Grandparents are often very involved in the lives of their grandchildren, but that can suddenly change when a divorce or separation occurs. Many times, grandparents suddenly find themselves shut out of the lives of their grandchildren and are unsure of what rights they have to maintain that connection. This is where grandparents rights often are pursued.

What Are Grandparents’ Rights?

Grandparents often play an important part in the upbringing of the children involved in a divorce case. In certain situations, the grandparent may be ordered parental responsibilities for a grandchild or may be awarded visitation rights or actual parenting time.

Decision-making is synonymous with custody in other states. This means the child could potentially live full-time with the grandparent, and the grandparent would have the right to make all financial, legal, religious and educational decisions for the child.

Visitation rights alternatively would allow the grandparent to still regularly see the child and maintain that familial connection and relationship.

Petition for Allocation of Parental Responsibilities

Sometimes the situation calls for the grandparent to step in and assume decision-making responsibilities for the grandchild. In these situations, a proceeding can be started in district court where the grandparent seeks allocation of parental responsibilities for the child.

A person, other than a parent, can file a petition under C.R.S. section 14-10-123 in the county where the child is a permanent resident or where the child is found. But this can only be done if the child is not currently in the physical care of one of the child’s parents. If someone, such as a grandparent, has had the physical care of the child for at least 182 days or more, he or she can bring an action for allocation of parental responsibilities.

Another situation occurs when the grandparent has been granted custody of the child through a juvenile court order. In these situations, the grandparent will file a certified copy of the juvenile court order in the county where the child is a permanent resident.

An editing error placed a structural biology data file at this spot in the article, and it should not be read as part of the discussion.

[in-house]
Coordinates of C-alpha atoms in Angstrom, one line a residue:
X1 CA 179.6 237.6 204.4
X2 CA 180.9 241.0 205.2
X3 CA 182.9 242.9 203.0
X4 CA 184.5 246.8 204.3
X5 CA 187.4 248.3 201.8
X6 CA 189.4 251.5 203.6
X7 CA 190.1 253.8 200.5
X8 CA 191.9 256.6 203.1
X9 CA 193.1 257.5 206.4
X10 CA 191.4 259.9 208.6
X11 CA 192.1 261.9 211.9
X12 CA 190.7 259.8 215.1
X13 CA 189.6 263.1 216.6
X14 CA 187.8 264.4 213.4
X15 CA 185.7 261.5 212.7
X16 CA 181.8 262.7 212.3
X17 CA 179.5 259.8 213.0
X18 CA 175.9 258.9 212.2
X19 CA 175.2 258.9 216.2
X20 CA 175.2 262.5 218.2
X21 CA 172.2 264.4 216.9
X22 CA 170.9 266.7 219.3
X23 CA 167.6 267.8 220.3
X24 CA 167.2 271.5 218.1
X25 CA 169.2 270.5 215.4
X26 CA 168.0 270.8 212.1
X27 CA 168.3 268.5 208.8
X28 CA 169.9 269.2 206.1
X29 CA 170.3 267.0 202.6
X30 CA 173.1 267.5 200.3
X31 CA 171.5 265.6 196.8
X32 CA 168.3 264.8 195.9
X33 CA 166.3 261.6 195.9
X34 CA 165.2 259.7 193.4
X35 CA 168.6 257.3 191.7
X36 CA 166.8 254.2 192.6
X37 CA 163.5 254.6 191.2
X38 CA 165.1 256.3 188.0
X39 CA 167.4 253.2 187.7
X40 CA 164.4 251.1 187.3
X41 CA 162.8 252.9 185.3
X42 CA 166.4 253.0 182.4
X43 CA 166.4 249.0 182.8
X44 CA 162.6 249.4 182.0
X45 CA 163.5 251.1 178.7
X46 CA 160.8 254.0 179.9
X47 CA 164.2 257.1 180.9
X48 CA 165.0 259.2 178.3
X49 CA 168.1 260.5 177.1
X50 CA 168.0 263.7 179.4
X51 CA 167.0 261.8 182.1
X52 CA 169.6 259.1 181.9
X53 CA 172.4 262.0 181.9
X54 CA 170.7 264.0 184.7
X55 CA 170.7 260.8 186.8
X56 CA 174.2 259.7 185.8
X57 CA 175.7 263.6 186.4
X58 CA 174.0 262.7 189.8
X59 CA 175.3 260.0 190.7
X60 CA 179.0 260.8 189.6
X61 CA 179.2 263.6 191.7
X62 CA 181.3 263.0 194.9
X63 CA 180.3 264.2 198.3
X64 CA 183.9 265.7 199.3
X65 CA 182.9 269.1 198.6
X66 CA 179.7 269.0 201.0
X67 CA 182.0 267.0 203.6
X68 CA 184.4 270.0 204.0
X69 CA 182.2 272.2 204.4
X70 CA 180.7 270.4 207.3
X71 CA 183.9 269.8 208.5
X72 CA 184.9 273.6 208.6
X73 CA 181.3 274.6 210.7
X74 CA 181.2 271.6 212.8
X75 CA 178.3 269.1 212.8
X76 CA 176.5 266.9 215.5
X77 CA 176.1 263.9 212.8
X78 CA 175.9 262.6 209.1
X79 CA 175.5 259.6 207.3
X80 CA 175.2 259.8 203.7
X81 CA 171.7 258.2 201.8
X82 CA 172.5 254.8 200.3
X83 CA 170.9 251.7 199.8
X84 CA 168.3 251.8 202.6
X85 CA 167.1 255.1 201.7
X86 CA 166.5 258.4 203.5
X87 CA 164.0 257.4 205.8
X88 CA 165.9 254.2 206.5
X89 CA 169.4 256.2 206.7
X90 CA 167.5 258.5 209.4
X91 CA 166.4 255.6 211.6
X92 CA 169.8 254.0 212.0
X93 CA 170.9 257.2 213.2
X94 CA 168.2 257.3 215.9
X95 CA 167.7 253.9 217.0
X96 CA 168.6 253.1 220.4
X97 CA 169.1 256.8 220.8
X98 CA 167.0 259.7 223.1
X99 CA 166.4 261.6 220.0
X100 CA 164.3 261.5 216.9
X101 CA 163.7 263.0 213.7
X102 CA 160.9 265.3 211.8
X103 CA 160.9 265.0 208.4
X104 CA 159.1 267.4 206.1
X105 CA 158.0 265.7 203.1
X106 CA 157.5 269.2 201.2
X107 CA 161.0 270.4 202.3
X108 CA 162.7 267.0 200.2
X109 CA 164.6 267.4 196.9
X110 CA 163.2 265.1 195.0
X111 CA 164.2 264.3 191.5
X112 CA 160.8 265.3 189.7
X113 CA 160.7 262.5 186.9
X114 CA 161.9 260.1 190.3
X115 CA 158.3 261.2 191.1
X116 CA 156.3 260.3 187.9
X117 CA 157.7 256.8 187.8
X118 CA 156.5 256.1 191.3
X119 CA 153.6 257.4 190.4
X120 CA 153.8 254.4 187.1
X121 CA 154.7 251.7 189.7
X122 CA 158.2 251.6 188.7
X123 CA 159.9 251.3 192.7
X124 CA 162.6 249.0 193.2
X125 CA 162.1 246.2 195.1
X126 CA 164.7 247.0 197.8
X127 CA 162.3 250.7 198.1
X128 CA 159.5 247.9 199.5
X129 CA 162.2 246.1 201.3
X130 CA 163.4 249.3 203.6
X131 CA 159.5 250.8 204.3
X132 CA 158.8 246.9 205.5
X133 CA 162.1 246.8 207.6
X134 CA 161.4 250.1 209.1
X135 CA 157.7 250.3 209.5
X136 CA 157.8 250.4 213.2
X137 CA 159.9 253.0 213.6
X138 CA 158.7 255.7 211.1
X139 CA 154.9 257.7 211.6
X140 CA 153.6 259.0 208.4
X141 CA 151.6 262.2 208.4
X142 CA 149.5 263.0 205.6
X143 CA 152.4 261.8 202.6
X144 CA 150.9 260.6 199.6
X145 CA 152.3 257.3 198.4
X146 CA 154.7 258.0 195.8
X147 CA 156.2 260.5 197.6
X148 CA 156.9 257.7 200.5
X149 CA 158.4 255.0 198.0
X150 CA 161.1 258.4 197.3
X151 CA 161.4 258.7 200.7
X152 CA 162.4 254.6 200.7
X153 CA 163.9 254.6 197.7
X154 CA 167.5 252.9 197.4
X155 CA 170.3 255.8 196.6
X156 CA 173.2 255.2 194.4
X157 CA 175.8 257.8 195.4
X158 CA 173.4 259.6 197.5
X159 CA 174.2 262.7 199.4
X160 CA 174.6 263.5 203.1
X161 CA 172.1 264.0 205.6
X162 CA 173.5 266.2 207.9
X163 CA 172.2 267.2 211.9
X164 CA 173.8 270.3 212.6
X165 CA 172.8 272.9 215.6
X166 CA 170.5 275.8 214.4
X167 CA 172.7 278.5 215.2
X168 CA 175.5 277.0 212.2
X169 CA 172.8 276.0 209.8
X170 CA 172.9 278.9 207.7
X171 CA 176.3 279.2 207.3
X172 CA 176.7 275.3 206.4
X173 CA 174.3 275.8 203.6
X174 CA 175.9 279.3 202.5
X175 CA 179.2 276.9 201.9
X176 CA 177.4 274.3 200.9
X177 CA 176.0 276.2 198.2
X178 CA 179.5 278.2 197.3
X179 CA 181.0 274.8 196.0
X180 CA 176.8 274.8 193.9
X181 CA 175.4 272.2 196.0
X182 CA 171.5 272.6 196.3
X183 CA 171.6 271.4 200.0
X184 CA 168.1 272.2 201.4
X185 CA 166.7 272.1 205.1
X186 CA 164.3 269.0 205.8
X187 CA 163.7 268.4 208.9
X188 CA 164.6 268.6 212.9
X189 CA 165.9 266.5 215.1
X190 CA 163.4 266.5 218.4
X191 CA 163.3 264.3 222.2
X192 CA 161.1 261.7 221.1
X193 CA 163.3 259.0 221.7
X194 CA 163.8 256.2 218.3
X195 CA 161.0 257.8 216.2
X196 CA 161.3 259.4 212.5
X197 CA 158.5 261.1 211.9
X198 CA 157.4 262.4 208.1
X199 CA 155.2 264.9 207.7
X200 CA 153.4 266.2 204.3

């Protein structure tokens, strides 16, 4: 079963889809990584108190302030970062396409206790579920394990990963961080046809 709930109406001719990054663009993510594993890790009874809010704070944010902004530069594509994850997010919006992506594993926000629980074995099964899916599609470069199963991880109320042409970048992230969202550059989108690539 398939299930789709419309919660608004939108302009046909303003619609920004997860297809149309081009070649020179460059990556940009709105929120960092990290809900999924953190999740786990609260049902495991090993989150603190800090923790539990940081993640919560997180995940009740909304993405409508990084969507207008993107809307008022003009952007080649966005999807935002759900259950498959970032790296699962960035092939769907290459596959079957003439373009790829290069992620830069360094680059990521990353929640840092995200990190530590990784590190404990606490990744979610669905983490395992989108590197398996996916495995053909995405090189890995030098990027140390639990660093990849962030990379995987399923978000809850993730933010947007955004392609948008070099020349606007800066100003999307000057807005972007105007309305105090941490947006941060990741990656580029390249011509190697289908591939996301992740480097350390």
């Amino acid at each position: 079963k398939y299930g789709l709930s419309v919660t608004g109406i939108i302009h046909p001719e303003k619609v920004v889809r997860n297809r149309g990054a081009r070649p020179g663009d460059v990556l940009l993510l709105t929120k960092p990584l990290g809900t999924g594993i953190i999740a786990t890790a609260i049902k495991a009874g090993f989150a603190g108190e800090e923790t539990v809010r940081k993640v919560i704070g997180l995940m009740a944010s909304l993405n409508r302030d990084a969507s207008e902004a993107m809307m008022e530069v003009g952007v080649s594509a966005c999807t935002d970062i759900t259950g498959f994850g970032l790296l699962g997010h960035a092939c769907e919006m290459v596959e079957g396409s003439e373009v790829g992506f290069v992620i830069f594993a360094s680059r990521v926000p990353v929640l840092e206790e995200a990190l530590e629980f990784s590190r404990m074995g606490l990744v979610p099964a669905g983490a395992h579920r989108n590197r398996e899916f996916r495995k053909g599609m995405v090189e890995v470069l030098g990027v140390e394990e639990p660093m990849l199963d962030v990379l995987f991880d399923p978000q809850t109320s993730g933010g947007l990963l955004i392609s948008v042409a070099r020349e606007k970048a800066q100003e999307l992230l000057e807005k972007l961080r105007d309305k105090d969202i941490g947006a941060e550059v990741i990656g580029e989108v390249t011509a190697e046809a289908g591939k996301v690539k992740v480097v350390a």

The parental responsibilities handled in these proceedings include the same responsibilities that would be included if the case only involved the two parents. Decision-making for all legal, medical, education and other important decisions are handled, as well as the determination of where the child will live full-time.

An allocations of parental responsibility order, also called an APR order, does not permanently end the rights of the parents of the child but will grant the grandparents the right to make these important day-to-day decisions for the child.

Both parents must receive notice of the proceeding and have the right to contest the matter at a hearing. The court will still grant parenting time or visits with the child. The judge makes his or her ruling based on the best interests of the child.

If parental responsibilities are allocated to the grandparents, the parents are always able to file a legal proceeding later if they wish to obtain parental responsibilities again. A hearing would likely be held again. They would need to meet the same standard or burden of proof as they would in any other modification of parental responsibilities proceeding.

Call Us Today!

Grandparents’ rights can be a complicated matter, and we are here to help you through the process. Call the Law Offices of Kelli J Malcolm today for your free consultation at 720-261-7287.

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